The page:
The next appearance of wasteLAnd will be at the Green Umbrella Noon to Midnight concert, Disney Hall, on October 1, 2016.
Performers for the this concert were:
Reading the Dictionaries:
Matt Barbier, Nicholas Deyoe, Brian Griffeath-Loeb, Todd Lerew, Élise Roy
String Quartet No. 3 – The Formalist Quartet:
Andrew Tholl, Mark Menzies, Andrew McIntosh, Ashley Walters
Nicholas Deyoe, Brian Griffeath-Loeb, Andrew McIntosh, Cody Putnam, Élise Roy
Matthew Barbier, conductor
Bowing to Pressure:
Last weekend, composer collective Synchromy bridged the Nor Cal/So Cal gap and opened the floodgates for inter-state collaboration. In other words, they hosted the incredible San Francisco based new music ensemble Wild Rumpus, down here at ArtShare. After seeing the group perform at last year’s New Music Gathering, Synchromy member Nick Norton said that it was “only a matter of time” before they made their way down to LA. And while building a “California Sound” might be a bit ambitious for a single concert, the performers and composers featured showed an impressive artistic breadth that never felt overwhelming. More importantly, what this concert lacked was pomp. The audience was small (as one might expect for an out of town group) but excited to see what Wild Rumpus had in store. While some of the music was thorny, the whole show ended up fun. Fun isn’t typically the go to description of Contemporary Art Music, but from the noisy neighbors who did not care that “Serious Art Making” was happening downstairs, to Norton’s tie dyed FYF shirt and his band’s logo duct-taped to the front of the bass drum that made its way into the percussionist’s setup, the whole night felt a little impromptu, kind of spontaneous, and a bit like hanging out in a good friend’s garage.
San Francisco provided some amazing composers, and Wild Rumpus brought some killer players. It was a little novel seeing new faces on the Art Share stage that has become a bit of a home base for LA new music. But the novelty was quick to wear off, and the talents of the performers soon stood in full display. For close followers of Synchromy, a pair of trombone solos from last years anti-valentine’s day concert were reprogrammed, this time under the interpretation of Weston Olencki. Both Richard Valitutto’s Walk of Shame and Scott Worthington’s Unphotographable were outstandingly played. The Valitutto was rendered shamelessly and brashly as a piece of its name and nature ought to be. And the Worthington proved an indomitably delicate wall of glissandoing brass against the backdrop of a slowly shifting sine wave.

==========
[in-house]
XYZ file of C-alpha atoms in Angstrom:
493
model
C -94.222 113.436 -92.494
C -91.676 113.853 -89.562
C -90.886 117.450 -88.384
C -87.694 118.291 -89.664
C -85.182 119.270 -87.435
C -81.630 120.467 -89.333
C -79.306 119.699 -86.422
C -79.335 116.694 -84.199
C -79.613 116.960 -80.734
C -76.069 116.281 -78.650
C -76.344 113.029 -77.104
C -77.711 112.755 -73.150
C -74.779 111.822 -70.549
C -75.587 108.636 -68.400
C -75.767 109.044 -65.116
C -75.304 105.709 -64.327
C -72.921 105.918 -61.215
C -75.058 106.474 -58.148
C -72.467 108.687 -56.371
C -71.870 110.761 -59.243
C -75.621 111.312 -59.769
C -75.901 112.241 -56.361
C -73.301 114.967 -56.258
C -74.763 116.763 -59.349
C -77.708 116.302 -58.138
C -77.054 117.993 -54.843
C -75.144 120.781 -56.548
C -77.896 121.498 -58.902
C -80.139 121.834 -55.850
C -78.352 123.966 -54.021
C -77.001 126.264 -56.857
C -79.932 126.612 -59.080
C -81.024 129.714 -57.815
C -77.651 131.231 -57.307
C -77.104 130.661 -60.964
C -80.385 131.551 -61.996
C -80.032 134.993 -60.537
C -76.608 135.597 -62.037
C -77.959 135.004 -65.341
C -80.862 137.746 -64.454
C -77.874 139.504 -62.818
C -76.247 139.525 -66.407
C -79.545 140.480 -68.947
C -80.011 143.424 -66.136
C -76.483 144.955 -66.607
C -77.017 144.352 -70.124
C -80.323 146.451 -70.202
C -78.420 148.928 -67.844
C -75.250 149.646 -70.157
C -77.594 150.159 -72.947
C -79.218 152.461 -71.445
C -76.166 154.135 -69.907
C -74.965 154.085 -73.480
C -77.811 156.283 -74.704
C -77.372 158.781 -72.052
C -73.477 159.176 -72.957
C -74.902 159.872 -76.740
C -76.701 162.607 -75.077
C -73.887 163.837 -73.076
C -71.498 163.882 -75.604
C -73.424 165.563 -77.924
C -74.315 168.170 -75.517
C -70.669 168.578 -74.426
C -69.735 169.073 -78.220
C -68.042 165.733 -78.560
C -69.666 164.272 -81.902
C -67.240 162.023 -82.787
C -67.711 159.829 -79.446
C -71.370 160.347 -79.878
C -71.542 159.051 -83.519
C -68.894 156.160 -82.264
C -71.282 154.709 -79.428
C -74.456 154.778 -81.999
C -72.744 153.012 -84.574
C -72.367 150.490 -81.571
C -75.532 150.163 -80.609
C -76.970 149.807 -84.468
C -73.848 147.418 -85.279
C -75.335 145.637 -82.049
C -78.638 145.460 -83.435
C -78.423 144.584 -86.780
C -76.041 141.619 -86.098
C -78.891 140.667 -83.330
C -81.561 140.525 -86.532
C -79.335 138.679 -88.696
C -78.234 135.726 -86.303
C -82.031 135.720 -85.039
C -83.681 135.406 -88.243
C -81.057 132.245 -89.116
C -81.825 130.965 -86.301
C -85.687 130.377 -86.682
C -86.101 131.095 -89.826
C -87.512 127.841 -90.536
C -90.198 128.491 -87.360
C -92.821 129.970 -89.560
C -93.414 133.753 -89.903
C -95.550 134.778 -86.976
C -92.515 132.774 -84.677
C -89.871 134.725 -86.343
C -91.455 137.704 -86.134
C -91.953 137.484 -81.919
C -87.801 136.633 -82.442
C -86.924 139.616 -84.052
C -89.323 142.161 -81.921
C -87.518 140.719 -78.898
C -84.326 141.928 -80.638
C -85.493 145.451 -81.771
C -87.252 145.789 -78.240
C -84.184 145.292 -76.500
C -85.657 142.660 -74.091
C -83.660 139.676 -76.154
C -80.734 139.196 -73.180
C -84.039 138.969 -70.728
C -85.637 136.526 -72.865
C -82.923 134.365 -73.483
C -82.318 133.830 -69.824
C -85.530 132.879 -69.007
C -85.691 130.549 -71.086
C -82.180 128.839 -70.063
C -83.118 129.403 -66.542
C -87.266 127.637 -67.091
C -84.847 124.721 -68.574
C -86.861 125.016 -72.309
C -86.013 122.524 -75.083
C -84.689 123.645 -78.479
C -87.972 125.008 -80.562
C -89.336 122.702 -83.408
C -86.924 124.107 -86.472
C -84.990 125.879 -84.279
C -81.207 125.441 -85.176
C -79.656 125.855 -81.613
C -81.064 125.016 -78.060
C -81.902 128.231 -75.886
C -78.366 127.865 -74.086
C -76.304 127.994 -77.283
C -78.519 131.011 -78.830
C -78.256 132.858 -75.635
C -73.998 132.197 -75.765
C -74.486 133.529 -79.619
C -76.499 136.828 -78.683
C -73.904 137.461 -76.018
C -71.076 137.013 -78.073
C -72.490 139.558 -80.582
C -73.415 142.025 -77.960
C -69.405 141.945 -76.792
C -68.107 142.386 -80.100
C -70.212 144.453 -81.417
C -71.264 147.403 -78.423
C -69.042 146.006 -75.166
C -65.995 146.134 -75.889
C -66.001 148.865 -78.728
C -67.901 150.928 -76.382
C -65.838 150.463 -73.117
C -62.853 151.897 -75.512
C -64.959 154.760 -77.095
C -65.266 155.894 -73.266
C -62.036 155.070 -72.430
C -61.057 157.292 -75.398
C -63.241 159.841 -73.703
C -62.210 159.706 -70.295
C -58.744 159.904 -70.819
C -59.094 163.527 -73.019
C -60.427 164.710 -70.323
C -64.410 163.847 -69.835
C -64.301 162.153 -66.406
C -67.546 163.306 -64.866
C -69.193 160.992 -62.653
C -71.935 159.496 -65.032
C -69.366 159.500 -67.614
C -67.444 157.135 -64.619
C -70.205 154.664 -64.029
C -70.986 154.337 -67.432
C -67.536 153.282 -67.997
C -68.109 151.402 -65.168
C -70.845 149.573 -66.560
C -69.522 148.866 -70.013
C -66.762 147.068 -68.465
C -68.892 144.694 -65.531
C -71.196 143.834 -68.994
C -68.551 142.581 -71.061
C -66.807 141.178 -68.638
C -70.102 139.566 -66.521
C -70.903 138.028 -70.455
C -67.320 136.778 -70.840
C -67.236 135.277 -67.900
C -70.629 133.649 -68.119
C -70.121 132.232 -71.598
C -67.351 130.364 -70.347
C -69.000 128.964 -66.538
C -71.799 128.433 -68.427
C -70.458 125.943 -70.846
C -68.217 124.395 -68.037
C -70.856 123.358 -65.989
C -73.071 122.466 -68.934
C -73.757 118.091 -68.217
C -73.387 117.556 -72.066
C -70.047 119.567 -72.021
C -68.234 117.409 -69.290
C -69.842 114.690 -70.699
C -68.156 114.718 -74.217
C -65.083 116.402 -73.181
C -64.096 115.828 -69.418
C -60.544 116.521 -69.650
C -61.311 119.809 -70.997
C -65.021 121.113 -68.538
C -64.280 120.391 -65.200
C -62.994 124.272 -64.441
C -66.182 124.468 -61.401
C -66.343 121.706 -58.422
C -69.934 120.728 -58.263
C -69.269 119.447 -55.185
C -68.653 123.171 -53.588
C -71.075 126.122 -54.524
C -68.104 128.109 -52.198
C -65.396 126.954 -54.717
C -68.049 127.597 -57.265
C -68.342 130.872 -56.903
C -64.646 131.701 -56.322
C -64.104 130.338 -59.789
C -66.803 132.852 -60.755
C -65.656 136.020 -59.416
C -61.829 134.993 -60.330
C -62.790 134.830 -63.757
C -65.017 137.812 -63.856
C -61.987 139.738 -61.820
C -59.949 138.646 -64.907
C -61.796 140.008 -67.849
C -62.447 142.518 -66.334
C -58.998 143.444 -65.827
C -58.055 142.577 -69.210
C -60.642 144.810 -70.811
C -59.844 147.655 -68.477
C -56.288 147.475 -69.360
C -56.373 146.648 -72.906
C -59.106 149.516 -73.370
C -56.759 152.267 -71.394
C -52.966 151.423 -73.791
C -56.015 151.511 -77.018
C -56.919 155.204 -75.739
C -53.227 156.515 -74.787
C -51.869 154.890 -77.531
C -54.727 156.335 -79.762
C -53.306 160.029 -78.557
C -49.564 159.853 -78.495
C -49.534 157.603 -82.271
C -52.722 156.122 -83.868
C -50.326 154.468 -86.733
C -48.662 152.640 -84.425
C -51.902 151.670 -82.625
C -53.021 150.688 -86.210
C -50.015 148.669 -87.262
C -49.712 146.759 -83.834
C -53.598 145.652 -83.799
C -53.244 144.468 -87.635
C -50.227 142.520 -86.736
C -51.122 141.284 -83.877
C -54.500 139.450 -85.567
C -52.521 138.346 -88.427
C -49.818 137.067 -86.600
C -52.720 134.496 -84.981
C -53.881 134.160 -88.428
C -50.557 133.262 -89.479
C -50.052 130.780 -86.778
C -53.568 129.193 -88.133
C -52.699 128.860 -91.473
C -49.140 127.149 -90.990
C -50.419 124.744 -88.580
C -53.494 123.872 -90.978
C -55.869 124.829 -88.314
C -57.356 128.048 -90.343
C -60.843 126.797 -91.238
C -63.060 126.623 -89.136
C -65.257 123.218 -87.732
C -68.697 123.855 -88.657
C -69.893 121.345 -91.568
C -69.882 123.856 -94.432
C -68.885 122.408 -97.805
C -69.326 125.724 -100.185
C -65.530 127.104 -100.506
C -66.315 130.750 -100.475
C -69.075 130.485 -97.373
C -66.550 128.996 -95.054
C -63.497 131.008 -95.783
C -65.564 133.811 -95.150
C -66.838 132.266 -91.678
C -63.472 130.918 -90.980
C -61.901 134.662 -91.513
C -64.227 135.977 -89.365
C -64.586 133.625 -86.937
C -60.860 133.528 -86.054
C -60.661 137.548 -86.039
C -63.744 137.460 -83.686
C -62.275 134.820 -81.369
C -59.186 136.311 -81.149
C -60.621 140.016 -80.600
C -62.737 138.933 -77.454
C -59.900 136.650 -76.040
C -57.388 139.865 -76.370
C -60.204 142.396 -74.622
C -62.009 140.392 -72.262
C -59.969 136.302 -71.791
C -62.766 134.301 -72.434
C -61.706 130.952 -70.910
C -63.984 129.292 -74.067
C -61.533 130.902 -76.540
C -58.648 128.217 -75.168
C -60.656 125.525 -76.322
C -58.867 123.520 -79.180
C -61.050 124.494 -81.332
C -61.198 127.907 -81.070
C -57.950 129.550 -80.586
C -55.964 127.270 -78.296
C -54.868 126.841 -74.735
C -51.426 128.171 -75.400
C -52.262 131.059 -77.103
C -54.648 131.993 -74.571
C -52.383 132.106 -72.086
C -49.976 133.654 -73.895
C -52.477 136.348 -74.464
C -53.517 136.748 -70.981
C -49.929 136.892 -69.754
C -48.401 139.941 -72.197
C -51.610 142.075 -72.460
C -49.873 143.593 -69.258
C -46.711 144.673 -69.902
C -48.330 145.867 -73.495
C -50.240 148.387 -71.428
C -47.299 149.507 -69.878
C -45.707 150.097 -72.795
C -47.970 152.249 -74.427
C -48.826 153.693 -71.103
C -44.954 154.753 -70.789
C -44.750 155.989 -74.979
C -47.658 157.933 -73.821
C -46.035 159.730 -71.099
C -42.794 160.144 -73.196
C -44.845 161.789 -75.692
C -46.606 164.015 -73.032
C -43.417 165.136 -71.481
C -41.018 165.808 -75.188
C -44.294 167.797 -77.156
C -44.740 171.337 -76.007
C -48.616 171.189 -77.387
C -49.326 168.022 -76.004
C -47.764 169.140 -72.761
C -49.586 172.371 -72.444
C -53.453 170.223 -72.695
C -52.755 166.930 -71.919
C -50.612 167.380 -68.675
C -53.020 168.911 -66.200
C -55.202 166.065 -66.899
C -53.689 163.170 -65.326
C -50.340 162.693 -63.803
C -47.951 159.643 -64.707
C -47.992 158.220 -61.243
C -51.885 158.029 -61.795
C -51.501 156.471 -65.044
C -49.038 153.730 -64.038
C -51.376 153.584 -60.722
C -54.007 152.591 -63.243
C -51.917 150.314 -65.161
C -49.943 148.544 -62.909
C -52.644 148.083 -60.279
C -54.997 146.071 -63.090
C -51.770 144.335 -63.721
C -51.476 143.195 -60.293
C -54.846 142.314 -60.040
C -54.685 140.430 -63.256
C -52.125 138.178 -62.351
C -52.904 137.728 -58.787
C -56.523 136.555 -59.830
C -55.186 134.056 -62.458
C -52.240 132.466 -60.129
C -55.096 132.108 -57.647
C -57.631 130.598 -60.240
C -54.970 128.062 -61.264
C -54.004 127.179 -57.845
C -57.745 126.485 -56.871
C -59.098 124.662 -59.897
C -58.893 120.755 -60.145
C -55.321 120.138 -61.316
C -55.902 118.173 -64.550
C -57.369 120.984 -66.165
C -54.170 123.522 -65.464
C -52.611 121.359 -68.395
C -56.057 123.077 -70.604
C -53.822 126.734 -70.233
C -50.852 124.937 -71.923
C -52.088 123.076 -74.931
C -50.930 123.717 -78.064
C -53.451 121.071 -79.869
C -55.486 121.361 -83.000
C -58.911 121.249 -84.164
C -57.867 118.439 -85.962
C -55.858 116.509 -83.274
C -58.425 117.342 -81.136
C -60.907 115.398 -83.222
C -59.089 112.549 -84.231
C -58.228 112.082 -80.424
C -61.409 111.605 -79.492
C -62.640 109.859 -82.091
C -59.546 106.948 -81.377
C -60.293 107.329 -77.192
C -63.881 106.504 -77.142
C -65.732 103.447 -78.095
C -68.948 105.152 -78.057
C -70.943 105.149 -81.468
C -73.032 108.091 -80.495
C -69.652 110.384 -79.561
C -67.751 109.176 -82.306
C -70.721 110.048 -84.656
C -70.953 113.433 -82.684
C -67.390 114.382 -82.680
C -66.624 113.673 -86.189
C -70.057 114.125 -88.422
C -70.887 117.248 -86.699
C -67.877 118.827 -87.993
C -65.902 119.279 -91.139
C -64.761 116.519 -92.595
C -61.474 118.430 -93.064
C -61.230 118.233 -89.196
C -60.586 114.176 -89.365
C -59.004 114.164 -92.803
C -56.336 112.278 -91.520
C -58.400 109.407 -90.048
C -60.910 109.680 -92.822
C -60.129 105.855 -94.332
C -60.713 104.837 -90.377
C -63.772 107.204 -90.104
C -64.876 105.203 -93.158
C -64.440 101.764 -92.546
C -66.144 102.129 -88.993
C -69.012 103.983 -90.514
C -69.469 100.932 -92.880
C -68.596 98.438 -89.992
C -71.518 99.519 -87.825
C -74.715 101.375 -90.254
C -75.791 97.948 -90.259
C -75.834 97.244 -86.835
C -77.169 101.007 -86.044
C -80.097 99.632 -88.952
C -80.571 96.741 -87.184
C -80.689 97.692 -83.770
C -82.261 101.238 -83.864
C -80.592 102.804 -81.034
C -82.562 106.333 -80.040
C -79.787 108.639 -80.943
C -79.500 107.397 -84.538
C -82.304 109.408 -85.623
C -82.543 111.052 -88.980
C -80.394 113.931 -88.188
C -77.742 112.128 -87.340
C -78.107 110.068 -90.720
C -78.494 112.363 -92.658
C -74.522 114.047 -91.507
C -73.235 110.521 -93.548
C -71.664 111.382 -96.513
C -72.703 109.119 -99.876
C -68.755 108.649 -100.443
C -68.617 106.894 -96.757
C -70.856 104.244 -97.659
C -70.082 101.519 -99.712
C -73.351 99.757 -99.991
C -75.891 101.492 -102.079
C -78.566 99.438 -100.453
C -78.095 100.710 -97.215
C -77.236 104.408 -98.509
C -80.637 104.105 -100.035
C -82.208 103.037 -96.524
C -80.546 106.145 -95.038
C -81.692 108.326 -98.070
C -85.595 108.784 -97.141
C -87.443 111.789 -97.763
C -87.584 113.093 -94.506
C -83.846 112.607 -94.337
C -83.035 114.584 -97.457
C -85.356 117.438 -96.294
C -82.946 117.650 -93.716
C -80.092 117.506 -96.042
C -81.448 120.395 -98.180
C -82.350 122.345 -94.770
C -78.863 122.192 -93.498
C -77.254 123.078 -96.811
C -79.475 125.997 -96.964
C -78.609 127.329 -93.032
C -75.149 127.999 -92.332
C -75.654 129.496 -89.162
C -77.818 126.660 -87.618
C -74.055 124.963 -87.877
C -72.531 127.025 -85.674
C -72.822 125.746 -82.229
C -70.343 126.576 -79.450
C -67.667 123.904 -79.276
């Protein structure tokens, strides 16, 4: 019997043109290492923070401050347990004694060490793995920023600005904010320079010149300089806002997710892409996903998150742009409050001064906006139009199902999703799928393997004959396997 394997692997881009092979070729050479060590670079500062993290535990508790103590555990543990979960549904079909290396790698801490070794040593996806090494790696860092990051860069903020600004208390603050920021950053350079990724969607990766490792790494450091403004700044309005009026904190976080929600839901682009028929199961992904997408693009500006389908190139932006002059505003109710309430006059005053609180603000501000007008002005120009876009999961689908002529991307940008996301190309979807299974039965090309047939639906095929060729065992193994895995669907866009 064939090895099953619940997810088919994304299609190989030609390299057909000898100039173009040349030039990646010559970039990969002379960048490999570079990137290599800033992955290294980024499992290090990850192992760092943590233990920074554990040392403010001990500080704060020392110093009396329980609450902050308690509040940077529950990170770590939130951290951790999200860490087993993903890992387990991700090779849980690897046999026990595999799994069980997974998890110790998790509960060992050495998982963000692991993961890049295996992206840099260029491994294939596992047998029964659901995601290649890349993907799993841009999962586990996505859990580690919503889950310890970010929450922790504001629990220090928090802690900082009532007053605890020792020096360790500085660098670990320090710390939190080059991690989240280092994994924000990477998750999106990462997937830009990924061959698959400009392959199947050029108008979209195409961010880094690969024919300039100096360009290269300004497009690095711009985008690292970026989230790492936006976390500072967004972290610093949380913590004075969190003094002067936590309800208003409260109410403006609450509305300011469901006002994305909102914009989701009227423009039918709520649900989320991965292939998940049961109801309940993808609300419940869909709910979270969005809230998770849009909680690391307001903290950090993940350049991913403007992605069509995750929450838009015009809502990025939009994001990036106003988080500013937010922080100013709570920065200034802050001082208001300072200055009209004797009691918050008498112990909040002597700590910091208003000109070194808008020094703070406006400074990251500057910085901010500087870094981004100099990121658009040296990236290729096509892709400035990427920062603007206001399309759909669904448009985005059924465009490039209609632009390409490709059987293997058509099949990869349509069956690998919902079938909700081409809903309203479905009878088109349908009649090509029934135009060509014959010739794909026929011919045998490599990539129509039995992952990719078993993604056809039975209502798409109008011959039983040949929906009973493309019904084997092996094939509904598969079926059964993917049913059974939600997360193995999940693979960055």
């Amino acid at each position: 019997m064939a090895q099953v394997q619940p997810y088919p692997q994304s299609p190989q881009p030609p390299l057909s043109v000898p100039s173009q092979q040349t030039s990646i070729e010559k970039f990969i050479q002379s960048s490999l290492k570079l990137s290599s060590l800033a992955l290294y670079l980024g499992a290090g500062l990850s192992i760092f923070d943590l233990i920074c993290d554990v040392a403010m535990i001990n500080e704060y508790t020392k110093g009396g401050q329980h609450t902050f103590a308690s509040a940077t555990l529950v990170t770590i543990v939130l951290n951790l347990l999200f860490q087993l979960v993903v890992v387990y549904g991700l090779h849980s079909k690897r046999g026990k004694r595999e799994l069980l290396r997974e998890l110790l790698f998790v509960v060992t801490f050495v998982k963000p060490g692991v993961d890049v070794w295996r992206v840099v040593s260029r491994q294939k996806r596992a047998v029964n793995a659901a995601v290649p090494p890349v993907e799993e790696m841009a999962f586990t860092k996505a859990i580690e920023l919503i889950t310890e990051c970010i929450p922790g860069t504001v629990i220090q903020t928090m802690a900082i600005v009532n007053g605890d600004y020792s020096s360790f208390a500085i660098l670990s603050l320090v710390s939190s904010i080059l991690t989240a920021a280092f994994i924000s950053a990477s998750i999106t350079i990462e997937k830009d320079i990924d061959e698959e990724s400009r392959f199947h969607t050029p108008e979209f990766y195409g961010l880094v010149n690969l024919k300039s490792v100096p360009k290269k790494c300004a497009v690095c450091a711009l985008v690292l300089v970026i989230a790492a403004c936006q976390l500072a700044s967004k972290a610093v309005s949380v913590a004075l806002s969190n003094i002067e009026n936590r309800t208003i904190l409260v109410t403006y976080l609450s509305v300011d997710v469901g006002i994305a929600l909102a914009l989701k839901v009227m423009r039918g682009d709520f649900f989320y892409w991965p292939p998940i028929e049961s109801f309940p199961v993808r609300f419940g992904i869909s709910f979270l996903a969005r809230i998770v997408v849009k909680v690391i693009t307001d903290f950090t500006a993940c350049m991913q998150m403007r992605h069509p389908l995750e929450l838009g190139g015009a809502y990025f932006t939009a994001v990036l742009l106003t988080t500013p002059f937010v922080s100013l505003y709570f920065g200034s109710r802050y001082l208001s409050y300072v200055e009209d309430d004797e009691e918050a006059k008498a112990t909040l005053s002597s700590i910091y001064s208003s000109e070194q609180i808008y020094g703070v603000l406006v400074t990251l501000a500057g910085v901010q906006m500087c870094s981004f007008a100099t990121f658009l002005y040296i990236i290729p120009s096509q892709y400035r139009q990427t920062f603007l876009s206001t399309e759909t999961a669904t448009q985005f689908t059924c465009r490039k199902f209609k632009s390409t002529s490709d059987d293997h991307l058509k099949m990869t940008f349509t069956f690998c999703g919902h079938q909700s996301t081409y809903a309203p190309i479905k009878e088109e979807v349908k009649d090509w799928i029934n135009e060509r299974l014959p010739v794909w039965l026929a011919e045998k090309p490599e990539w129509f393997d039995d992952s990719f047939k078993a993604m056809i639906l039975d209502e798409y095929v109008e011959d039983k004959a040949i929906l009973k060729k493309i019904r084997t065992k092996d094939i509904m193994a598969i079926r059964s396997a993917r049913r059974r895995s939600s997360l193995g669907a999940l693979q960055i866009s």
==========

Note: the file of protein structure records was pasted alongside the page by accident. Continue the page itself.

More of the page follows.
The two trombone solos were stylistically distinct, as was the rest of the concert. Each piece seemed in a different world than the previous, making each moment fresh, never fatiguing despite a few pieces that lingered in soundworlds for an extended period of time. Despite their stylistic differences, each piece drew from its context on the program and it was interesting to see similar soundscapes explored by different composer. For example, where Walk of Shame started brassy and noisy and had petered itself out by the end, Sonnet XX for solo cello composed by Ursula Kwong-Brown, and performed by Joanne De Mars, started sweet, almost melodramatically so, and slowly peppered in more and more gritty gestures eventually ending in a shimmer of harmonics Unphotographable had an electroacousitc companion on the program too, Spectral Fields in Time by LA based Joshua Carro featured a longer form with slowly shifting masses of sound and the timbres of the full instrumental ensemble of Wild Rumpus. It featured the amplified wash of cymbals, (which harkened to the Lucier-esque LFO of Worthington’s miniature) and heavily amplified piano to accompany the ensemble’s winds, bass, and electric guitar. Both electroacoustic pieces suffered from a logistic issue: the placements of the mains. While ArtShare is a relatively wet hall, it certainly isn’t as reverberant as Zipper or any other recital hall. As such, the high mounted mains really made the electronic elements feel very separate from the ensemble. This was passable for the Carro due to the size of the ensemble, but really took away from the Worthington.
Another gripe on the venue were the neighbors. As the final sounds of Balance of Power by Dan VanHassel (also co-director of Wild Rumpus) faded out, dance music thudded in from a tenant upstairs. (Artshare is an apartment for artists as well as a venue). The piece relied on stark contrasts between more intense moments of percussive groove and lush swelling noisy chords, and while at first the Cagian response of an upstairs boombox seemed a little cute, and almost appropriate for a concert of new music, it continued, ruining more subtle moments both in Walk of Shame and Sonnet XX. Despite the interruption, the VanHassel was executed brilliantly, and was, (to one who is only fleetingly familiar with the composer’s work) quintessential VanHassel, featuring an incredibly well blended ensemble sound and and incredible accuracy within the group.
The Norton and the Barabba utilized the full ensemble along with vocalist Vanessa Langer. Brabba’s cry trojans cry was evocative of the VanHassel, though, with textures peeking in and out of each other a bit more subtly. The piece was extensively theatrical making great use of Langer’s immense stage presence. Beach Song by Norton may have been the only lone wolf on the program, seemingly unpaired. The song is an adaptation of a pop song originally written “after suffering a dramatic New Year’s Eve break up” and then re-re-arranged for Wild Rumpus. The use of classical voice provided an incredibly interesting juxtaposition over the very singer/songwritery text and the timbrally interesting arrangement.
While Wild Rumpus probably won’t be back in town for a while, if you end up up the coast, or they end up down here, I highly recommend coming out to see this incredibly versatile ensemble. The video below features their performance from last year, and the Carro that was on the program last week: